The Japanese government has downgraded the country's economic outlook for the first time in six months due to the fallout from the earthquake and tsunami that ravaged parts of the country's coast.
The country's cabinet office cut its assessment of the world's number three economy in light of the March 11 disaster that has killed more than 13,000 people and left over 14,000 missing.
"The economy was picking up, but it has shown weak signs recently due to the impact of the Great East Japan Earthquake," the cabinet office said in its monthly economic assessment. "It remains in a severe condition."
The disaster devastated infrastructure and manufacturing facilities, breaking key supply chains and bringing power shortages that have crippled production for Japan's biggest companies such as Sony and Honda.
Toyota, the world's largest automaker, said parts shortages would force it to halt production for several days at five European plants over the next two months after announcing similar steps at most of its 14 North America plants.
Teng Jimeng, a professor of foreign studies at Beijing University, told Al Jazeera that issues such as worries over contaminated food imports from Japan as well as the interrupted supply of auto parts will create "long term trade tensions between the two countries".
"Auto parts from Japan have been suspended from Chinese assembly lines ... I think China is very much worried over its over-reliance on Japanese industry," said Jimeng.
The International Monetary Fund on Monday lowered its 2011 growth forecast for Japan - which has long battled sluggish demand, deflation, and high public debt - to 1.4 from 1.6 per cent, citing "large uncertainties."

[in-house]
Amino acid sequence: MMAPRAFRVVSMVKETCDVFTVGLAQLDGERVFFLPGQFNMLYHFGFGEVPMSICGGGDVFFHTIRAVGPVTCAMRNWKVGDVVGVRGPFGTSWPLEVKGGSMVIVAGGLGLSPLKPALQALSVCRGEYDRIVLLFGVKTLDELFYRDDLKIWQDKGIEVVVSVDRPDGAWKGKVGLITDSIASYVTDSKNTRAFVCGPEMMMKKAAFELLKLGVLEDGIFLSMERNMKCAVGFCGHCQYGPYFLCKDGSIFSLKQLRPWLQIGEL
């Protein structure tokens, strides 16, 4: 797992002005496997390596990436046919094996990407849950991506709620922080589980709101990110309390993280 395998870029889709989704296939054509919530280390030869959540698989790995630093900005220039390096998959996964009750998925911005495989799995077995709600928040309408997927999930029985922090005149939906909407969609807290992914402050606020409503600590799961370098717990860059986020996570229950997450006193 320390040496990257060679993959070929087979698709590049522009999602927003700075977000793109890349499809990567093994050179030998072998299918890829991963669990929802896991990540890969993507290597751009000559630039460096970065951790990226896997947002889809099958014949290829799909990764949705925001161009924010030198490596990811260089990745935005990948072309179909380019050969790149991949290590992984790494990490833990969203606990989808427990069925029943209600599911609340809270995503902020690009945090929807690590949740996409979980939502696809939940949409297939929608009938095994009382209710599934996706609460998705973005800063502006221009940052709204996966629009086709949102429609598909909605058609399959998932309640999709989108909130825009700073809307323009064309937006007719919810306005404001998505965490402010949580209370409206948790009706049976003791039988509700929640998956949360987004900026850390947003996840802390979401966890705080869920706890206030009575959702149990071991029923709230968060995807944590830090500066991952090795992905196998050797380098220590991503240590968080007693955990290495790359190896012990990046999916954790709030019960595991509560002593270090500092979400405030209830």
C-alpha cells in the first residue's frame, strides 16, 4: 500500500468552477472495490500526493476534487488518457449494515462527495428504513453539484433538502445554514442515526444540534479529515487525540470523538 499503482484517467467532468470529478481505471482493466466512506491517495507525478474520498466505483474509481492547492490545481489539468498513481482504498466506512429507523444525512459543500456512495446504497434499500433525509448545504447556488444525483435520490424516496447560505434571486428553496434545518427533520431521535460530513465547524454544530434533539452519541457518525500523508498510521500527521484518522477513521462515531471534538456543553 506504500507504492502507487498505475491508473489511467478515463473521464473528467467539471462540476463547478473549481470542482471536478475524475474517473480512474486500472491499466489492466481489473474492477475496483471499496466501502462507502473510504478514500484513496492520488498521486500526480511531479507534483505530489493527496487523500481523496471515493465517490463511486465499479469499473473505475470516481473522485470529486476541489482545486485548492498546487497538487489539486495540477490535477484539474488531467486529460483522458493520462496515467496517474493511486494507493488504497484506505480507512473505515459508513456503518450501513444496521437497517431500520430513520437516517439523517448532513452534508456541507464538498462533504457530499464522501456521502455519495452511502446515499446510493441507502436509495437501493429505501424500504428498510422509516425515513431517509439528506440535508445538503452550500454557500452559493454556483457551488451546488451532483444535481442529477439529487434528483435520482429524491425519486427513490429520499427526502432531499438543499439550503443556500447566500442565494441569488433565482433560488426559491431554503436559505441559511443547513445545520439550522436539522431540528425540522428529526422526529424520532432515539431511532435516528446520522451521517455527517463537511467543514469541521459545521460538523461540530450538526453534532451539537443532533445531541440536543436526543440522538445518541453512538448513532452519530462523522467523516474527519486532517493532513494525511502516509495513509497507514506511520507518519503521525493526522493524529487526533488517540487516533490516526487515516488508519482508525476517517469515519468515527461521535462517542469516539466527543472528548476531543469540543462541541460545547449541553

A costly recovery
Japan estimates rebuilding from the disasters will cost up to $295bn.
The government might adopt a method used to compensate the victims of the Three Mile Island accident in the US for claims stemming from the Fukushima Daiichi nuclear crisis - where the damaged plant continues to leak contaminated water used to cool fuel rods - by asking domestic utilities to pay part of the damages, a local newspaper reported.
Tokyo Electric Power Co. (which operates the Daiichi plant) is yet to determine the costs, but Bank of America-Merrill Lynch late last month estimated the company could face compensation claims of more than $130bn.
TEPCO shares jumped 10 per cent after the Yomiuri newspaper said the firm's liability might be capped at as little as $24bn for damages stemming from its crippled nuclear plant.
Angry residents forced from their homes near the Daiichi nuclear power plant protested at TEPCO's headquarters in Tokyo on Wednesday, demanding compensation as the company's president, Masataka Shimizu, pledged to do more to help.
"I can't work and that means I have no money,'' said Shigeaki Konno, 73, an auto repair mechanic, who lived 11 km from the nuclear plant before the area was evacuated due to leaking radiation.
"The talk about compensation is not concrete. We need it quickly."
Levels of radiation in the air, soil, water and sea have fluctuated constantly, sometimes to levels several millions of times above the legal limits. The most recently reported samples, from Tuesday, showed radioactive
iodine up to 2,500 times the legal limit.